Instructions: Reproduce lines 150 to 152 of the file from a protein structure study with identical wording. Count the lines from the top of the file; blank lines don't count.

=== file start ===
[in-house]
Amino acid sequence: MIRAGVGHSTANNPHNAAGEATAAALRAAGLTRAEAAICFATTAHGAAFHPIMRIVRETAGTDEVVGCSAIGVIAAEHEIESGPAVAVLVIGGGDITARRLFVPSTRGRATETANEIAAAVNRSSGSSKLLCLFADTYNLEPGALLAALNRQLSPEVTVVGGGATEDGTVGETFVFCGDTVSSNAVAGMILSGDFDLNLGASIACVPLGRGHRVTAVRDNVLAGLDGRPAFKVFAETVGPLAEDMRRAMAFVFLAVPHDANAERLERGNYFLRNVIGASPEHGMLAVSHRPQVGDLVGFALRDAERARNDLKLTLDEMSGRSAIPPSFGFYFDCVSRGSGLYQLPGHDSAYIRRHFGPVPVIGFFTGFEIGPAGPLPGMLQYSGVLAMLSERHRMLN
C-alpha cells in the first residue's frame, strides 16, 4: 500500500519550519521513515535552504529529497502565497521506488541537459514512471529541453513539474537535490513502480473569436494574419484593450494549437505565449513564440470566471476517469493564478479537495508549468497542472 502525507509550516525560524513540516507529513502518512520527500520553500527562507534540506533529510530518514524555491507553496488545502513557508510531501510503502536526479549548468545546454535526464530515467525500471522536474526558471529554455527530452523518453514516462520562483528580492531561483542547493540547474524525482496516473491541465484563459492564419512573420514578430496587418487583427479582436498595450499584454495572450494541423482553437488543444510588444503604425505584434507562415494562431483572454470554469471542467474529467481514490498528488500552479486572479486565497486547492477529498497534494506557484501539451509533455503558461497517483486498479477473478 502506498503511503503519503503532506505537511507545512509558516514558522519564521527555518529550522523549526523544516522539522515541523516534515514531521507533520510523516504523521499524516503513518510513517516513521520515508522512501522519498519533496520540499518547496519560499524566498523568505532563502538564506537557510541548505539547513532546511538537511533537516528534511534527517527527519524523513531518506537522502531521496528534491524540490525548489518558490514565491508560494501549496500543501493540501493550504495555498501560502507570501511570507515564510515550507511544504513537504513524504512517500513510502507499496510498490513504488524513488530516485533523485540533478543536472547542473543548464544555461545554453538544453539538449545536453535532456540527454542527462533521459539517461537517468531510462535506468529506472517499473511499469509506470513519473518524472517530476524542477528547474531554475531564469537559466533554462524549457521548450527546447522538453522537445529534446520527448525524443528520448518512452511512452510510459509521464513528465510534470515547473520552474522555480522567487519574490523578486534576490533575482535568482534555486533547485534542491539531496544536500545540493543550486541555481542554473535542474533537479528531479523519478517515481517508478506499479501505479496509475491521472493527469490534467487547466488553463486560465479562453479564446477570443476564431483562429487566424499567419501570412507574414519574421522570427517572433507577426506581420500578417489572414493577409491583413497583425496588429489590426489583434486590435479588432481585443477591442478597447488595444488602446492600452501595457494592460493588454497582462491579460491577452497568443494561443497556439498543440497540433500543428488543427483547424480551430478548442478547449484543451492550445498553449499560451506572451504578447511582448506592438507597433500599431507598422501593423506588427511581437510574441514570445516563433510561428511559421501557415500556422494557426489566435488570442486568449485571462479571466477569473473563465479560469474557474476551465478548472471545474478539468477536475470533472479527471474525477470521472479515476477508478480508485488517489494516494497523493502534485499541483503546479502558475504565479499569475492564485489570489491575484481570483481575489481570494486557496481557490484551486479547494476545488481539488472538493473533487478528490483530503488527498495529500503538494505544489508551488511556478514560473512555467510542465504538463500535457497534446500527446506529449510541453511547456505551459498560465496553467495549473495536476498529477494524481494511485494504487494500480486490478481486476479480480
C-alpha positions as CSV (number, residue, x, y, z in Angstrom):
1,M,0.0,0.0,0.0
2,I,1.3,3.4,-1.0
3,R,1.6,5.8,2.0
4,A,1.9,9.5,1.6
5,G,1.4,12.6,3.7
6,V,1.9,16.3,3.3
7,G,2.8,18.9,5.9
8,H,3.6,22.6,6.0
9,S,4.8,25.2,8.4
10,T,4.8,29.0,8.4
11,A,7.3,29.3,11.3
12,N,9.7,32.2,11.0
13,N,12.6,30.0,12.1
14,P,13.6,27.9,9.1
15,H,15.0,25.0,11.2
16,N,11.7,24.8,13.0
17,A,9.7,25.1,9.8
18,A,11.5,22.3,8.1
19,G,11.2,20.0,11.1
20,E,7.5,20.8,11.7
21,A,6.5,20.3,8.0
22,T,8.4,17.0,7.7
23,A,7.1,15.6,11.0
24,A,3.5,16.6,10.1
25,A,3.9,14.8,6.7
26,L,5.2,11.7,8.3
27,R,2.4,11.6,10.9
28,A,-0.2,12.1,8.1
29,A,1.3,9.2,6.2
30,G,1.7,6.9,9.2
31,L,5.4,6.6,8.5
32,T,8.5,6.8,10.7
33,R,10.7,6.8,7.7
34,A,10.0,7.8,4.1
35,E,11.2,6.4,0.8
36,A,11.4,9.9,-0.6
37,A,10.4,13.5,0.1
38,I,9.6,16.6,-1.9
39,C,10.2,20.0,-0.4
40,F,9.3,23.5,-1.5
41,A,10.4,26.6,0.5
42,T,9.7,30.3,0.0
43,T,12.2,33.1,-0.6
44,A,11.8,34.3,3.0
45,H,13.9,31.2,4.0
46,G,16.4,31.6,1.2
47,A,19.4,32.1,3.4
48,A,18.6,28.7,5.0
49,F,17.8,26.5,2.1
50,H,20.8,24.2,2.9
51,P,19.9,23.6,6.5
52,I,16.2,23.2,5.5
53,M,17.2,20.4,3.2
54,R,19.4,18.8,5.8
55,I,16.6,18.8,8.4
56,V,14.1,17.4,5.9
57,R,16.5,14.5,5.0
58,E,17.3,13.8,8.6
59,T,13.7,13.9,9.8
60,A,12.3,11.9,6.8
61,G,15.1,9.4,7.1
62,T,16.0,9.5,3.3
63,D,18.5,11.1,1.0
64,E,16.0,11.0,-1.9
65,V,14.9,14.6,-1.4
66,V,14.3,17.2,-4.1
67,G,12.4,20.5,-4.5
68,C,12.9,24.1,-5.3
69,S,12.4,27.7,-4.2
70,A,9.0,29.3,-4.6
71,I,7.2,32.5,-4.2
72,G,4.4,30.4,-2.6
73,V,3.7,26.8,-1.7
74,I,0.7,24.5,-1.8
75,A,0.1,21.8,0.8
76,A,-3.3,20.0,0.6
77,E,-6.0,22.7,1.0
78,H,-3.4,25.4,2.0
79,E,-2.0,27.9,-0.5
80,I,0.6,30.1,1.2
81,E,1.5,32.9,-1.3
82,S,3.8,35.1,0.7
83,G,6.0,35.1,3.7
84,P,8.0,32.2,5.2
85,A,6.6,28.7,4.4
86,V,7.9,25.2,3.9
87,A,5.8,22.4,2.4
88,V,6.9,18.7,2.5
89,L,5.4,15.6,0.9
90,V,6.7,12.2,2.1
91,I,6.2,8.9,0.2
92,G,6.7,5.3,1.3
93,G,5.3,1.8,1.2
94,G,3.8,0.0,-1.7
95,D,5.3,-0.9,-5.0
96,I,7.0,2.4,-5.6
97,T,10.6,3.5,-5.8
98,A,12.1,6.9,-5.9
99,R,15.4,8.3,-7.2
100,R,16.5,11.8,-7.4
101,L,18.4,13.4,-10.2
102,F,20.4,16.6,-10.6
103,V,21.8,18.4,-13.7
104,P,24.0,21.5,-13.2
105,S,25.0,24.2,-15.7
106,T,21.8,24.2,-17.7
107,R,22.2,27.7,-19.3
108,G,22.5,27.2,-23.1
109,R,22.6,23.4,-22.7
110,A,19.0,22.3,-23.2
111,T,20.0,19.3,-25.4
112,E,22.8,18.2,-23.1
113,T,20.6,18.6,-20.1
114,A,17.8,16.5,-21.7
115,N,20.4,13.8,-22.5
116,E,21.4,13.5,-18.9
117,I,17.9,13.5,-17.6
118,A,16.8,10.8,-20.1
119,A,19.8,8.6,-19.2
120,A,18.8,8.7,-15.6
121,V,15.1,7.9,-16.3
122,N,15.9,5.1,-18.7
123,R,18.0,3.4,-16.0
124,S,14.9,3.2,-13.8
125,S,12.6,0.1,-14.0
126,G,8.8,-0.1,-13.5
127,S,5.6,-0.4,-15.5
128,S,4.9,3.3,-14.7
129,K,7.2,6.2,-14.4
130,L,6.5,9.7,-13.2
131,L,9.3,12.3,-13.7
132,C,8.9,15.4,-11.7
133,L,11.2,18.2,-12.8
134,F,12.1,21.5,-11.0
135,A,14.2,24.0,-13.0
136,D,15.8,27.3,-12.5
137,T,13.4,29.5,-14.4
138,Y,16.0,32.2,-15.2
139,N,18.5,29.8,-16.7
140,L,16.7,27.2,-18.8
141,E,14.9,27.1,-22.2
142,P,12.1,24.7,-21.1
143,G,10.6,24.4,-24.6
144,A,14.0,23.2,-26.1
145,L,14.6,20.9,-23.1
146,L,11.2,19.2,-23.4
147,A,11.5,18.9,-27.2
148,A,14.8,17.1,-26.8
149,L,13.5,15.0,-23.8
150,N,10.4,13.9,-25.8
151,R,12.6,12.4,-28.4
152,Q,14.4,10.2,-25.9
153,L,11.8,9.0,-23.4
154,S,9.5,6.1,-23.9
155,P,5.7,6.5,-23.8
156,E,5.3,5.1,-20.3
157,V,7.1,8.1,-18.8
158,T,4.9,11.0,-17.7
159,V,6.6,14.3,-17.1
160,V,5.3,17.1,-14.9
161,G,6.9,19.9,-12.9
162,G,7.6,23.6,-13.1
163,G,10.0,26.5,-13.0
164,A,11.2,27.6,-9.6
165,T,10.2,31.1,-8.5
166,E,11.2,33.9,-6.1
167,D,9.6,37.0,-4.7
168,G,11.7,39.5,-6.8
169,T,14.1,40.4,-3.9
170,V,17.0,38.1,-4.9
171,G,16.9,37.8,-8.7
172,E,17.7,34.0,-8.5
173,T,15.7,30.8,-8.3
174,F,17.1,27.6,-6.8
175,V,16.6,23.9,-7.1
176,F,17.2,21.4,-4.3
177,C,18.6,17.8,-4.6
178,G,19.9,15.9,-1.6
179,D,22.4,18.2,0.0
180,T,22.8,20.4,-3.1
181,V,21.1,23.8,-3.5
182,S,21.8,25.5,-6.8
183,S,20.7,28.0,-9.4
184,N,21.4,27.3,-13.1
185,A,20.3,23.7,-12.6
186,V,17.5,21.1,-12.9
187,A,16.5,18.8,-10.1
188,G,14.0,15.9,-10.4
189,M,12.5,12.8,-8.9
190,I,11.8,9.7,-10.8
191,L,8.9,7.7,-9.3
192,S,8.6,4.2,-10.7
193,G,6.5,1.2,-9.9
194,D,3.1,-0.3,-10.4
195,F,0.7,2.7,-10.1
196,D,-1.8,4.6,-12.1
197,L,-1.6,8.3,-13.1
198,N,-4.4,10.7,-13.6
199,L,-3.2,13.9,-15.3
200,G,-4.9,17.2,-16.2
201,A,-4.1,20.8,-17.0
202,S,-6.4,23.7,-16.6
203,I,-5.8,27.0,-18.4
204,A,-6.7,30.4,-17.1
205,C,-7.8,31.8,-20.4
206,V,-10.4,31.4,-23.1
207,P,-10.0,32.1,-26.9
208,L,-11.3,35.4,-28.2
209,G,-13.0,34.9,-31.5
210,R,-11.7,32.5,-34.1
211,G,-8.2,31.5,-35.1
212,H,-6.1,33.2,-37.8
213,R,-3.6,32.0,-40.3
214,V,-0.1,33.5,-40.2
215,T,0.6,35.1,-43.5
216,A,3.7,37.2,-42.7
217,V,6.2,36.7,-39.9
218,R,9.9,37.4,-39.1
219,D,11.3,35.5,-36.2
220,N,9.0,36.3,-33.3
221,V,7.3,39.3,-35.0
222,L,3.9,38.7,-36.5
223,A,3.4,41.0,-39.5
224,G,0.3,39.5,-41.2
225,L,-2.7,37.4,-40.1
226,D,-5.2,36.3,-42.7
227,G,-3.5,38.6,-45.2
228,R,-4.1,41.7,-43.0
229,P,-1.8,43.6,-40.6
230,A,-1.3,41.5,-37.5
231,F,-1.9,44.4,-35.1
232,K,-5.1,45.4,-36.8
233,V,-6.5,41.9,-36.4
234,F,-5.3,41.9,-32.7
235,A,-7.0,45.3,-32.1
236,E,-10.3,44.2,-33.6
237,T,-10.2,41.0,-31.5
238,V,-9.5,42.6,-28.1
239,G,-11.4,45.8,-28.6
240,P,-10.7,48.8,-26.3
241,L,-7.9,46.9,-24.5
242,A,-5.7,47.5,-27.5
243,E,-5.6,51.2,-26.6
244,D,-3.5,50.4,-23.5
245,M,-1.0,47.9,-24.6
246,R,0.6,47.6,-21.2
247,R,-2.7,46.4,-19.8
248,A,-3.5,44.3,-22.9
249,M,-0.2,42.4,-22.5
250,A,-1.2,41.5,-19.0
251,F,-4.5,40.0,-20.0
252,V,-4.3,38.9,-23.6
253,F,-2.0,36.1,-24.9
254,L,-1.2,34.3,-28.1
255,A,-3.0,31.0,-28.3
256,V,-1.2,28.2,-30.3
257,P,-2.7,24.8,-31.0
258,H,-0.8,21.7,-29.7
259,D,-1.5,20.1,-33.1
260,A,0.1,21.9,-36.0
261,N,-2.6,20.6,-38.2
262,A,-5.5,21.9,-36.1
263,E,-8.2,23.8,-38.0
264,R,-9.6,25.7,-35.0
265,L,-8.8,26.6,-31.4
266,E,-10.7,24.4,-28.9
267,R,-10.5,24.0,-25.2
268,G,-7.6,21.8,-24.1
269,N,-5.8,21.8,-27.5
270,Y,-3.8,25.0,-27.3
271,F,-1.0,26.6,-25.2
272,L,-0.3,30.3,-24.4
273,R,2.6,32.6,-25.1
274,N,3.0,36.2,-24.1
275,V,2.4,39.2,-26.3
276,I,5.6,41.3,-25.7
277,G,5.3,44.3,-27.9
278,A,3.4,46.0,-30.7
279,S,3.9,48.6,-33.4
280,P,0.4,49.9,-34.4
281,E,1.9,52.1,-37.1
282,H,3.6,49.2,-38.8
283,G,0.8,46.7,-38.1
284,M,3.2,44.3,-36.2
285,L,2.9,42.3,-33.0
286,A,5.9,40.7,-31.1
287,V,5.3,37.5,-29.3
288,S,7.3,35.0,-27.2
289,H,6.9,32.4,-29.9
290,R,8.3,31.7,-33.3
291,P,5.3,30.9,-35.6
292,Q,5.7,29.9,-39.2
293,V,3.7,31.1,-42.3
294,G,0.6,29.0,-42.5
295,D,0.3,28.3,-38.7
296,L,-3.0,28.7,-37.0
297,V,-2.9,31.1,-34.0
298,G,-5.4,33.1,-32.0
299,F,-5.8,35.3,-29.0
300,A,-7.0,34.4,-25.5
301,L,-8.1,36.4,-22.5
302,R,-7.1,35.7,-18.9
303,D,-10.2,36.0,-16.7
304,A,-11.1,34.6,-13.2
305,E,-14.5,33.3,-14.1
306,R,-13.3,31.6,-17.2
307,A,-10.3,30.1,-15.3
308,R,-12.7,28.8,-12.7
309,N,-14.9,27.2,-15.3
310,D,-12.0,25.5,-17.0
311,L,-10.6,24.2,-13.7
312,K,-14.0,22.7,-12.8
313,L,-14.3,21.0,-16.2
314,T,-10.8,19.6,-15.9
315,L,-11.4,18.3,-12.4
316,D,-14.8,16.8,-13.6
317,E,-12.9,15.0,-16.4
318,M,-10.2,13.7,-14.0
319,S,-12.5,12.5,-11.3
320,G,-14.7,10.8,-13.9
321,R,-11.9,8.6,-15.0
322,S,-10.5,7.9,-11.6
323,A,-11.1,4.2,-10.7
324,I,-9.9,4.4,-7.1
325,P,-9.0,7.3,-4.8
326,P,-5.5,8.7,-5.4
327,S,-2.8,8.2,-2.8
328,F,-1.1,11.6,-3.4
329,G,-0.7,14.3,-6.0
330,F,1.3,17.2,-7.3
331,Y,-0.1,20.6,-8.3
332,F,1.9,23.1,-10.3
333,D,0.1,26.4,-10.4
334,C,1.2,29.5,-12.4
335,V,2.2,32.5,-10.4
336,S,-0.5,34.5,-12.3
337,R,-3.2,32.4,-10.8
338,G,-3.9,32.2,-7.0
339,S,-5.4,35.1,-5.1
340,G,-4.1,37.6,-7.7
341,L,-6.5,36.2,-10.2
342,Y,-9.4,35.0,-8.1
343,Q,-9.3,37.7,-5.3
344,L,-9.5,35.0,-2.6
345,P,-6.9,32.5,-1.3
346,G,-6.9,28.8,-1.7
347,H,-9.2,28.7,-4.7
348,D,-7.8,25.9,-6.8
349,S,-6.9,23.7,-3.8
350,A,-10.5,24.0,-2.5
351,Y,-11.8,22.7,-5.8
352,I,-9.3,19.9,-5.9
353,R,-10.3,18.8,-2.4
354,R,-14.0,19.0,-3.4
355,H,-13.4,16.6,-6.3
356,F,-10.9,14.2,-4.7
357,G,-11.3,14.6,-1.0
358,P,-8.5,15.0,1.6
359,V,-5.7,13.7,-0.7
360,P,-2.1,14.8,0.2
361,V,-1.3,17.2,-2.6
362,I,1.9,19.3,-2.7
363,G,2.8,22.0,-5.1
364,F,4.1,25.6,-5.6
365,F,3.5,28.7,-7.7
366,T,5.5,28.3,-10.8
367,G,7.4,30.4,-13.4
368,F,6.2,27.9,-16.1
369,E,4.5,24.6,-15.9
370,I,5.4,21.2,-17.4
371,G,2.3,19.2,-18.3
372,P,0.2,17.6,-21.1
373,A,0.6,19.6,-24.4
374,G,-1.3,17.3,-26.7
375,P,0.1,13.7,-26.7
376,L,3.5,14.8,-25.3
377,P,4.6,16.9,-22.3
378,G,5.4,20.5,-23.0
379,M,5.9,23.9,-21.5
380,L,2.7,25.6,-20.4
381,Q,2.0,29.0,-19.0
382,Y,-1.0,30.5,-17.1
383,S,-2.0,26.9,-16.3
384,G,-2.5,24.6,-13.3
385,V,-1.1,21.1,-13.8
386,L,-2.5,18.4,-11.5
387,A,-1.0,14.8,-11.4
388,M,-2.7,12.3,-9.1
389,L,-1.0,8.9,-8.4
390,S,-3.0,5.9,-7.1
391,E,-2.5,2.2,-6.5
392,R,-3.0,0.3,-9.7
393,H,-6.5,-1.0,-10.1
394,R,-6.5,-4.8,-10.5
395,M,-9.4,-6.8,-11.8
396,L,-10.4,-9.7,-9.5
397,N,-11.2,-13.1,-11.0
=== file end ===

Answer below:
146,L,11.2,19.2,-23.4
147,A,11.5,18.9,-27.2
148,A,14.8,17.1,-26.8